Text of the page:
For classes where there’s a ‘stand-off’ of silence

Although it may be difficult for some of us, the best way to break the overwhelming silence is to choose a different pupil to answer each question you ask. Soon they’ll realise that they all have to participate and that there’s no shame in getting answers wrong. With time, they’ll be more willing to voluntarily participate and you’ll be faced with a more ‘standard class’.

For standard classes

In my experience, these are classes where one or two pupils tend to answer most of the questions. The rest will either sit in silence, appear confused most of the time, or distract each other by chatting. A solution which usually works is designating a different discussion question to different sections of the class, giving them a few minutes to come up with ideas. Once the time has passed, ask each group to share their ideas, making sure that someone other than the usual-answerers has a go.

Whatever type of class yours is, try not to change up the activities too much each time. The most important thing is for the students to feel confident enough to share their thoughts: you want them to get used to your teaching style and feel comfortable, and some stability will definitely put them at ease. We’ve all had that one class we dread (both as teachers and students)- it’s just about gauging the class type, choosing the right kinds of activities and watching as the pupils become increasingly confident in the classroom environment you’ve created.

A very rewarding process!


The Realities of Culture Shock

Before embarking on my year abroad, the longest time I’d ever spent in another country was three weeks at a time. I distinctly remember the relief of sitting on the plane on the way home, delighted at being able to zone out and understand the perfect English that the flight attendants spoke. I’ve never considered myself patriotic or unadventurous, there’s just something about the familiarity of an English-speaking environment that soothes me.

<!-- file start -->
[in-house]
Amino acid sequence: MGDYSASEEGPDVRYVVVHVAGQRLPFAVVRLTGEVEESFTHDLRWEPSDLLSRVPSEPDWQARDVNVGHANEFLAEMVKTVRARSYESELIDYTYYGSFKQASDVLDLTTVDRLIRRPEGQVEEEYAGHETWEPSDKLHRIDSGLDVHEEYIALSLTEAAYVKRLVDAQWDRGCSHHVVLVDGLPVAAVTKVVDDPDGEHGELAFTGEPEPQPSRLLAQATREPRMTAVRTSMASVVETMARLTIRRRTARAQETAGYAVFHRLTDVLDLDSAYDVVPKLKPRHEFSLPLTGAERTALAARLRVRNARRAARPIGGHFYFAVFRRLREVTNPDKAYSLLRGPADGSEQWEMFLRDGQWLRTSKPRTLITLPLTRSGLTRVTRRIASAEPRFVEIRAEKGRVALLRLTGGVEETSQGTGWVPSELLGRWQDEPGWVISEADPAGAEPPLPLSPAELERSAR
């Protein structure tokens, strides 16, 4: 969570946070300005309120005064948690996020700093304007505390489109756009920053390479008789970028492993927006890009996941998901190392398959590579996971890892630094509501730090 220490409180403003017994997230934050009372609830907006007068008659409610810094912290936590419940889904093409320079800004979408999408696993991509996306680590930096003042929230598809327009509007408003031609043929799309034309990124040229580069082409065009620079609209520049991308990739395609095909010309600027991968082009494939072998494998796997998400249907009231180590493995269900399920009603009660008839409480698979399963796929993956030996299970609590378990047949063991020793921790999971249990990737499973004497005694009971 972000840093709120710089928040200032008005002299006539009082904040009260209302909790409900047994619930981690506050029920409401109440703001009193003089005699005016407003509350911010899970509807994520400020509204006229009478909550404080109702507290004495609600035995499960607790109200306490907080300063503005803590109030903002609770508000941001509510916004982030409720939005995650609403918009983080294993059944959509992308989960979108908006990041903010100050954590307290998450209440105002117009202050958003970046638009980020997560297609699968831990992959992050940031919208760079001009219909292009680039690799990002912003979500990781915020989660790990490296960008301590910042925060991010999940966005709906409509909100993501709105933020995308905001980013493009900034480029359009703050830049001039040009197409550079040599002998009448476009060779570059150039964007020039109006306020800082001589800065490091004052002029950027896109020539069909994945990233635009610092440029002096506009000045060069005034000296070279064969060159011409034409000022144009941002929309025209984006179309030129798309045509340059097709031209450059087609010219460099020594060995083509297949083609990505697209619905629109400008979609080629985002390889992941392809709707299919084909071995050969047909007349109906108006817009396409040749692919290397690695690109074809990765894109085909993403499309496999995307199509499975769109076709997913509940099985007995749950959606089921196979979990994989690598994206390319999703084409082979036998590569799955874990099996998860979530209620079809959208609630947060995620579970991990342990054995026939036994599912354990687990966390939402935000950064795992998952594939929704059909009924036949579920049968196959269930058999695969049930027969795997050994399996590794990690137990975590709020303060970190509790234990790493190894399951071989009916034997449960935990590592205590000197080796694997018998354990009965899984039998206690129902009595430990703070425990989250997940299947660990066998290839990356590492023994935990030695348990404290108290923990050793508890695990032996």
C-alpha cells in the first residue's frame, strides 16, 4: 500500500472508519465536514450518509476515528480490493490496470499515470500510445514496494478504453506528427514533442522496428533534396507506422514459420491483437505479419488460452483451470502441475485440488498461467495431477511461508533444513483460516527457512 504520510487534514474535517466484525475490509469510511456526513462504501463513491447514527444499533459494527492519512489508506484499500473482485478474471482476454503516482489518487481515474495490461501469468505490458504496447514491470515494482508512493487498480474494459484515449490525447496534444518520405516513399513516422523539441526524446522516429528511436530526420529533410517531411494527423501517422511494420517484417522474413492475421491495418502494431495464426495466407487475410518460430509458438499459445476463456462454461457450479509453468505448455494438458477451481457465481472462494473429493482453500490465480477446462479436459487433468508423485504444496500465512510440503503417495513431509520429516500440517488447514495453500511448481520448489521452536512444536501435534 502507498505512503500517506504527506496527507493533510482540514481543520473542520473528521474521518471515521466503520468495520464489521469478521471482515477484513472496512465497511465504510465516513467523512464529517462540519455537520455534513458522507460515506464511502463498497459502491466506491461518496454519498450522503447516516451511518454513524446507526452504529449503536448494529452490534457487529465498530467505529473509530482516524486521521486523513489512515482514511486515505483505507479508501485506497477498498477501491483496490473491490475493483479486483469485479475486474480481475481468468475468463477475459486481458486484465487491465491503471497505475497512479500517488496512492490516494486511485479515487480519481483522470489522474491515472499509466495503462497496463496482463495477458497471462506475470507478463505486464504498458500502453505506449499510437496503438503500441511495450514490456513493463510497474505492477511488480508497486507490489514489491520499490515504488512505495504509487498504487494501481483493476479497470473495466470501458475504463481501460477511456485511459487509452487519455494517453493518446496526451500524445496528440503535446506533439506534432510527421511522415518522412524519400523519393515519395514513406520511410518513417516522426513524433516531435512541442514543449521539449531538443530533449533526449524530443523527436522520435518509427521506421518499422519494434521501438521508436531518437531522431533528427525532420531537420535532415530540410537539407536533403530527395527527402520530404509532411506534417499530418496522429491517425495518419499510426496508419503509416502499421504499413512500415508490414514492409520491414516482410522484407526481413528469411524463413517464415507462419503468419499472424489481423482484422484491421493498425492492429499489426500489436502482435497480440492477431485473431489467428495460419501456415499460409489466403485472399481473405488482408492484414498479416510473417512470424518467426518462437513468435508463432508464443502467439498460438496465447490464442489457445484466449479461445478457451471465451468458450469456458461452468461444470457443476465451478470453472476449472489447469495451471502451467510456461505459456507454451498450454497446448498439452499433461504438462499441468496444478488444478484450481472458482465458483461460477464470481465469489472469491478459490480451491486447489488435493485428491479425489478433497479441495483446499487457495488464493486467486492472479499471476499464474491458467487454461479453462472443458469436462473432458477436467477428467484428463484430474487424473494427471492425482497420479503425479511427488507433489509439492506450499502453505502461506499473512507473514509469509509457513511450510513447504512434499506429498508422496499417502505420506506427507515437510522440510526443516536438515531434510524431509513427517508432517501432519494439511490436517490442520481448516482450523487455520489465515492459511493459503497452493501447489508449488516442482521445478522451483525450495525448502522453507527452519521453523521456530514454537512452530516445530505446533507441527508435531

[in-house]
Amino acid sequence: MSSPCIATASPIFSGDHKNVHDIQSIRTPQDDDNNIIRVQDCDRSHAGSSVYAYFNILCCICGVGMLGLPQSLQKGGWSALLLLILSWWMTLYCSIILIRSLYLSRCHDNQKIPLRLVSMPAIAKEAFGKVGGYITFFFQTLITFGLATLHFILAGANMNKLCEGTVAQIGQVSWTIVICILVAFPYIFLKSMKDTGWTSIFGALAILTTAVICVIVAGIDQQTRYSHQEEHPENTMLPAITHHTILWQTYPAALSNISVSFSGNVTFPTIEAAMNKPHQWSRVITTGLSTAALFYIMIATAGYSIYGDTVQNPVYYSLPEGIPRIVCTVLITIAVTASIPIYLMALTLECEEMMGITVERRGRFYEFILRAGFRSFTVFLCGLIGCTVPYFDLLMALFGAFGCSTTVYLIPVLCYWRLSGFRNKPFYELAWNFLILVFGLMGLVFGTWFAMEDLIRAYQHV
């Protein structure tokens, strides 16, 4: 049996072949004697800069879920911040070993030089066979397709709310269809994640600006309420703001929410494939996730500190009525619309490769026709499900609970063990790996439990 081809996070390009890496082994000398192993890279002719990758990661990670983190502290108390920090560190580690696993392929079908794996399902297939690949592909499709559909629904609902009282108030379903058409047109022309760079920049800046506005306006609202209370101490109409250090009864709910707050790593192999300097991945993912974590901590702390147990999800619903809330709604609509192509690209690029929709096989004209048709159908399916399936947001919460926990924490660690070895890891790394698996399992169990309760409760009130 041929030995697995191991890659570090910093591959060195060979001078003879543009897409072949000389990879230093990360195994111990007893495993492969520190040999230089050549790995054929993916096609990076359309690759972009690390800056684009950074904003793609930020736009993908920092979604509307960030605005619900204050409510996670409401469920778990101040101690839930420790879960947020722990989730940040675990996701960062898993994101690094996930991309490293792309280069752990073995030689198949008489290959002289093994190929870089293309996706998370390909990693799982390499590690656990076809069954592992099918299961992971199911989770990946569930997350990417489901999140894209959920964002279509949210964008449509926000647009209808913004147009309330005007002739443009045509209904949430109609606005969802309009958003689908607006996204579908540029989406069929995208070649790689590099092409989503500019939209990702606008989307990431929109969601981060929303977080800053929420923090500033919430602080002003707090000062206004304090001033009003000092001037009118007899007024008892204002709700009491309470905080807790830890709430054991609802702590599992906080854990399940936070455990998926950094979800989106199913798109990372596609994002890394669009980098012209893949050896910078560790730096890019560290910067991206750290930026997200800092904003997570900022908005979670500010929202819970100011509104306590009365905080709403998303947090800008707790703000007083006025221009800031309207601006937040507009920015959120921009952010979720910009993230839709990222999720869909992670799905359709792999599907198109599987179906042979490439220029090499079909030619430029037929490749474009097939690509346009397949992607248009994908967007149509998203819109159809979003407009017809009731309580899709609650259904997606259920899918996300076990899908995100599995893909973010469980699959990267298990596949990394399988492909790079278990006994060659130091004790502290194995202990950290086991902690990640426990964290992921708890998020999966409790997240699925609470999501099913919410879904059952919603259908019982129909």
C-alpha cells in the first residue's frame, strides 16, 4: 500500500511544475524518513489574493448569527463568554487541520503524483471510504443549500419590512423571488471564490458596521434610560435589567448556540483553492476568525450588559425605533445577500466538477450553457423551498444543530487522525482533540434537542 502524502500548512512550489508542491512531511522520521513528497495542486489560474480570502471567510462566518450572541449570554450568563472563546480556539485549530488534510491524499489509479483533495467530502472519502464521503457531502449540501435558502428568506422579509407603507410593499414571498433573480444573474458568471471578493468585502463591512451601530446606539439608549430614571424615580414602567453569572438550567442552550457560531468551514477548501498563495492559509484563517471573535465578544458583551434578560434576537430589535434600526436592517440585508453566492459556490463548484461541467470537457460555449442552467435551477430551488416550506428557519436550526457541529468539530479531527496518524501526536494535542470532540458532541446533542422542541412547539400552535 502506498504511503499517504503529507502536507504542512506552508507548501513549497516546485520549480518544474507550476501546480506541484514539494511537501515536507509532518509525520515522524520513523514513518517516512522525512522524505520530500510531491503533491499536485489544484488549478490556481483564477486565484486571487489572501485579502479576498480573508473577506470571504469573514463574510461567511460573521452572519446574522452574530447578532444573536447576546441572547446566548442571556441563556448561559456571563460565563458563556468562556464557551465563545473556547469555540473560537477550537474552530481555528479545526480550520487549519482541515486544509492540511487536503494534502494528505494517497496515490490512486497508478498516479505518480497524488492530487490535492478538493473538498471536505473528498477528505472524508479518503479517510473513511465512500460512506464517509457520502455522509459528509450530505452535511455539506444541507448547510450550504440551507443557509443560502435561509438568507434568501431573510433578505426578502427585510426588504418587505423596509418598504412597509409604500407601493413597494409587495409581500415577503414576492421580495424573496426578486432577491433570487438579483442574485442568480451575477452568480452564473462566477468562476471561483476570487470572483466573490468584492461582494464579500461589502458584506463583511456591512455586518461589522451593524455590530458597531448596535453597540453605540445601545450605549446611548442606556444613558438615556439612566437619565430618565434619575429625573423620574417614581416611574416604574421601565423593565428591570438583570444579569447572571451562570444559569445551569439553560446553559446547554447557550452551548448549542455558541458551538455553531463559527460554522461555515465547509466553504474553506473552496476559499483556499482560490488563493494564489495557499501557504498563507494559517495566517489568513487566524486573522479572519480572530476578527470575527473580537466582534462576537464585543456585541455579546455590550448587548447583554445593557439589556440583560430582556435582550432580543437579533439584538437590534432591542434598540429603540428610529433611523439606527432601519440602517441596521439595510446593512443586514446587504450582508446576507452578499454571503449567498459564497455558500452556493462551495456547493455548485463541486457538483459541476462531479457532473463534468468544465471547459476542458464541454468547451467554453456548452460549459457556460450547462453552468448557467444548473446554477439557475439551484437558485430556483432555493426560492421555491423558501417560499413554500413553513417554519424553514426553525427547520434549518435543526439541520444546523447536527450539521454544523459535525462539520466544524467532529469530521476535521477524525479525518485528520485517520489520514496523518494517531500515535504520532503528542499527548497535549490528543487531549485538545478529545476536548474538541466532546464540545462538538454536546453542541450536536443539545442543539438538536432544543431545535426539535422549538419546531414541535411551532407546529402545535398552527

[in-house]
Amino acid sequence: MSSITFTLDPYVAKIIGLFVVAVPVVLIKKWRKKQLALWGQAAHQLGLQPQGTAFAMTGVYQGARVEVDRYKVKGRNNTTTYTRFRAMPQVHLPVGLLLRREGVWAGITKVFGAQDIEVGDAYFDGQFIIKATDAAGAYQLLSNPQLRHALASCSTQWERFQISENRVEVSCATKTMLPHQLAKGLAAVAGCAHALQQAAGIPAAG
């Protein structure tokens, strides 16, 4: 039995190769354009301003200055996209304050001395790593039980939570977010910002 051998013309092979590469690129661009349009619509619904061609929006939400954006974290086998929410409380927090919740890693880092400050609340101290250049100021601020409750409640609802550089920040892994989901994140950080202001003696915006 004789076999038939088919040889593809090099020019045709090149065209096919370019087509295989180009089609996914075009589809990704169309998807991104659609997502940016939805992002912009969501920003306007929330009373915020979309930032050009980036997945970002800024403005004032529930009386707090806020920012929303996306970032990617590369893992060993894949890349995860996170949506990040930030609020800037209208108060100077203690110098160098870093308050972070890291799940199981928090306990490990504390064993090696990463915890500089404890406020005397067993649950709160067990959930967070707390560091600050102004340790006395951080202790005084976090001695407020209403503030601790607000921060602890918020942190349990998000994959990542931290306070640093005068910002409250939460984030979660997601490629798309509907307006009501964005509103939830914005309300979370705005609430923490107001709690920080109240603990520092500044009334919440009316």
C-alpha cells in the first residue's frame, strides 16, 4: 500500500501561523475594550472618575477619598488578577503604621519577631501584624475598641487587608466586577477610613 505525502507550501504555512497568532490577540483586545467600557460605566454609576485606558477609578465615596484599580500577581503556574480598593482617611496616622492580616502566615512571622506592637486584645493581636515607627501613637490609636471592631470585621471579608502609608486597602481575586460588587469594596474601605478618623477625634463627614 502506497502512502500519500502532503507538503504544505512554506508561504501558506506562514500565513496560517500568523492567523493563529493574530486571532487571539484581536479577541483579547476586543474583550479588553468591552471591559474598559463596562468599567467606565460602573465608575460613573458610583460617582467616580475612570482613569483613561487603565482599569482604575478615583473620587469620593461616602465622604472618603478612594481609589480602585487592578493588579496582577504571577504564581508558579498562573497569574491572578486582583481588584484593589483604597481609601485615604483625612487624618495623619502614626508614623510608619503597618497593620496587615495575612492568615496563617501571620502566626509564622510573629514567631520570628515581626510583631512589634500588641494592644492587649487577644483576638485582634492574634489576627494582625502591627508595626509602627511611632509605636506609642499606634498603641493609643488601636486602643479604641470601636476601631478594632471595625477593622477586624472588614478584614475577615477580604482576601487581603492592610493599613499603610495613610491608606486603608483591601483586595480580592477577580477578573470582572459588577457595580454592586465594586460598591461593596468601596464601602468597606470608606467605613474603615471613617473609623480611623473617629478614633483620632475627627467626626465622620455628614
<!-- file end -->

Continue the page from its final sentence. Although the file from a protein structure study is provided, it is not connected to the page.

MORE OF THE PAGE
Uprooting myself from England to Spain has been both trickier and more rewarding than I’d expected. The first few weeks just felt like a holiday, despite the chaotic mission of finding somewhere to live: one which I’d have found difficult enough in an environment where I fully understood the language, let alone in a remote rural city in Spain! Perhaps I was so distracted by all of my new surroundings that reality didn’t have time to set in. But once it did, it was a the most overwhelming feeling I’d felt since arriving in Ávila.

I started to miss the tiny things I never expected to even think about, like the orderly British way of queueing
and weekly family Costa trips. This became evident when on a weekend trip in Salamanca I practically ran towards the Starbucks as soon as I spotted it, in search of the taste of a familiar coffee! People warn you about culture shock, and let me tell you it is REAL. But it’s hard to predict in exactly which form it’ll hit you.

So, what can you do to prepare for culture shock?

And what’s the best way to relieve it?

Embrace the local way of life

As easy as it is to rifle through the local supermarkets in search of the exact brand of tea that you drink at home, chances it won’t be stocked there, or if it is it’ll be at least twice the price that you’re used to! Us students need to monitor our budget, so the more economical (and simpler) thing to do is try to adapt to the local taste. Swap your box of Twinings English Breakfast tea for a Spanish-branded mint tea and I promise you won’t be disappointed!

• Find some new “home” comforts

As a coffee lover, one particularly challenging part for me was not having a Costa or Starbucks within an hour of my house! Perhaps you might be lucky enough to have one nearby, or maybe it’s the atmosphere of your native pubs that you miss. Whatever it is, try out the local cafes and pubs and find one that’s right for you- it’s definitely worth it; think of all of the coffee/pints you can drink in the way of research! I found some beautiful cafes in my city, including a bakery that sold carrot cake called Granier and a shop called Santa Teresa selling local products which had the perfect coffee-shop atmosphere.

• Keep going!

As hard as it might seem to fit into a city so different from your native home, give it time. You’ll soon make new friends and find your new favourite places. Rather than focusing on the negatively different aspects of your new home, look at the positives: at least the weather is warmer in Spain!

Remember, it’s only natural to feel out of place sometimes. But you’ll get there, and you can have that Twinings English Breakfast tea on the return flight home!